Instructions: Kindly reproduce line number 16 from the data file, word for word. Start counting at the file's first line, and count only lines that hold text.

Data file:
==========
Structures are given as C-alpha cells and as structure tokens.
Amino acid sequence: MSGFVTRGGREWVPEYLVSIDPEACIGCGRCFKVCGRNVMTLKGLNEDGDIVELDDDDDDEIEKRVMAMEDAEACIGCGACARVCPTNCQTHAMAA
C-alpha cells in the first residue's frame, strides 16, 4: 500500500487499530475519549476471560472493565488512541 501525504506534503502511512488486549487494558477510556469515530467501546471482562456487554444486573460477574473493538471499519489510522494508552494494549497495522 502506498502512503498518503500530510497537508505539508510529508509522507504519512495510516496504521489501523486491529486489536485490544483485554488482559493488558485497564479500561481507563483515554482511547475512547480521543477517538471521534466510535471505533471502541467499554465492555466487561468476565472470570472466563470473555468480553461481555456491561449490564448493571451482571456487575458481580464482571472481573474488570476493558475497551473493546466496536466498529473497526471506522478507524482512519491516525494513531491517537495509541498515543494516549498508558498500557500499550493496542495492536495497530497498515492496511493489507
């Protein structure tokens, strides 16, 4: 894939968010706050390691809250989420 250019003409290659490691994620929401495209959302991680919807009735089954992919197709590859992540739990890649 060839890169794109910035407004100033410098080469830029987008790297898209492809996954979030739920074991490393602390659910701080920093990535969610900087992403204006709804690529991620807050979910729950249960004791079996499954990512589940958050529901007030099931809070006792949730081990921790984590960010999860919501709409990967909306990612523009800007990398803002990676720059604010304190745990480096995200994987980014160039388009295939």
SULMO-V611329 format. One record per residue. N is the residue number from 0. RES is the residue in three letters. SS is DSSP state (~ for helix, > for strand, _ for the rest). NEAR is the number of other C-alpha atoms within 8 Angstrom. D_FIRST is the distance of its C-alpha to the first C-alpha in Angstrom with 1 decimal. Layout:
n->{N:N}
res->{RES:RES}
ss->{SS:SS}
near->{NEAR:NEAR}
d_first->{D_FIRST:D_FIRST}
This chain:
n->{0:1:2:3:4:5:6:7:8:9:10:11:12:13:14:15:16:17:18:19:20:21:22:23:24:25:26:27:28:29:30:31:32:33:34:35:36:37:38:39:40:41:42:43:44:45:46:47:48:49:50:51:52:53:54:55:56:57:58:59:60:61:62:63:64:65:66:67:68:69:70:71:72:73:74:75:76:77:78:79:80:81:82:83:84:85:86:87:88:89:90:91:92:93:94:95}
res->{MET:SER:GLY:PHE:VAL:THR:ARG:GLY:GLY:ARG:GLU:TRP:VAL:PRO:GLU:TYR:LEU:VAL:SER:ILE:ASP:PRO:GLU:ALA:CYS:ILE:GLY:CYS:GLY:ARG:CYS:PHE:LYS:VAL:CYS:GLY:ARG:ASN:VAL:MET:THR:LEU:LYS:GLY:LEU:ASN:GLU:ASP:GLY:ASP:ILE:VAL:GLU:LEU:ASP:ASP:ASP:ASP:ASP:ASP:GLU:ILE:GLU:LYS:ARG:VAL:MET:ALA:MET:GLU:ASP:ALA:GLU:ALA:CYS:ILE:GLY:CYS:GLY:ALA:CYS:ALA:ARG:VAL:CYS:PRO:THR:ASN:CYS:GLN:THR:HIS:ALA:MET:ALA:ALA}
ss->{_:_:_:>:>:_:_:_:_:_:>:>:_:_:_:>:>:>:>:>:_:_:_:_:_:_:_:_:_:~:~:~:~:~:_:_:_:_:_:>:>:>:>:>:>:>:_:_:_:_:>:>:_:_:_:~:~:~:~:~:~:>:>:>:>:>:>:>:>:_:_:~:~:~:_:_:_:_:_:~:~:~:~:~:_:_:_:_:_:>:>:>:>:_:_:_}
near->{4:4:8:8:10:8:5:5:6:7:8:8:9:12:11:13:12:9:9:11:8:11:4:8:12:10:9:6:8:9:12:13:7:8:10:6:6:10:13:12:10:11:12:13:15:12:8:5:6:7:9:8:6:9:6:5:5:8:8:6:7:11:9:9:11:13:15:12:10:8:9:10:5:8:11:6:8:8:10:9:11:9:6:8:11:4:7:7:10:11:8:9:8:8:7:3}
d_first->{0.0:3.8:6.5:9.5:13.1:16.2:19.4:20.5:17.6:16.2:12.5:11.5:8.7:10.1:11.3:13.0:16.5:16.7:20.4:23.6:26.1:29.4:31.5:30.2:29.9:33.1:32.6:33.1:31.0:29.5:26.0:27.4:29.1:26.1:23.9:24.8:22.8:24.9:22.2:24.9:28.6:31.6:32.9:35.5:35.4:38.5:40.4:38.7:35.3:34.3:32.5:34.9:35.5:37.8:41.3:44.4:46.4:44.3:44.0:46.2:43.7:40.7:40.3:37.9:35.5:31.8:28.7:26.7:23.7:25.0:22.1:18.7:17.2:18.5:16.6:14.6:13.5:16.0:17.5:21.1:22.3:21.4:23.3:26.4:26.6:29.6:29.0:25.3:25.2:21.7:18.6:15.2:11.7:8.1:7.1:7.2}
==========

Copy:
d_first->{0.0:3.8:6.5:9.5:13.1:16.2:19.4:20.5:17.6:16.2:12.5:11.5:8.7:10.1:11.3:13.0:16.5:16.7:20.4:23.6:26.1:29.4:31.5:30.2:29.9:33.1:32.6:33.1:31.0:29.5:26.0:27.4:29.1:26.1:23.9:24.8:22.8:24.9:22.2:24.9:28.6:31.6:32.9:35.5:35.4:38.5:40.4:38.7:35.3:34.3:32.5:34.9:35.5:37.8:41.3:44.4:46.4:44.3:44.0:46.2:43.7:40.7:40.3:37.9:35.5:31.8:28.7:26.7:23.7:25.0:22.1:18.7:17.2:18.5:16.6:14.6:13.5:16.0:17.5:21.1:22.3:21.4:23.3:26.4:26.6:29.6:29.0:25.3:25.2:21.7:18.6:15.2:11.7:8.1:7.1:7.2}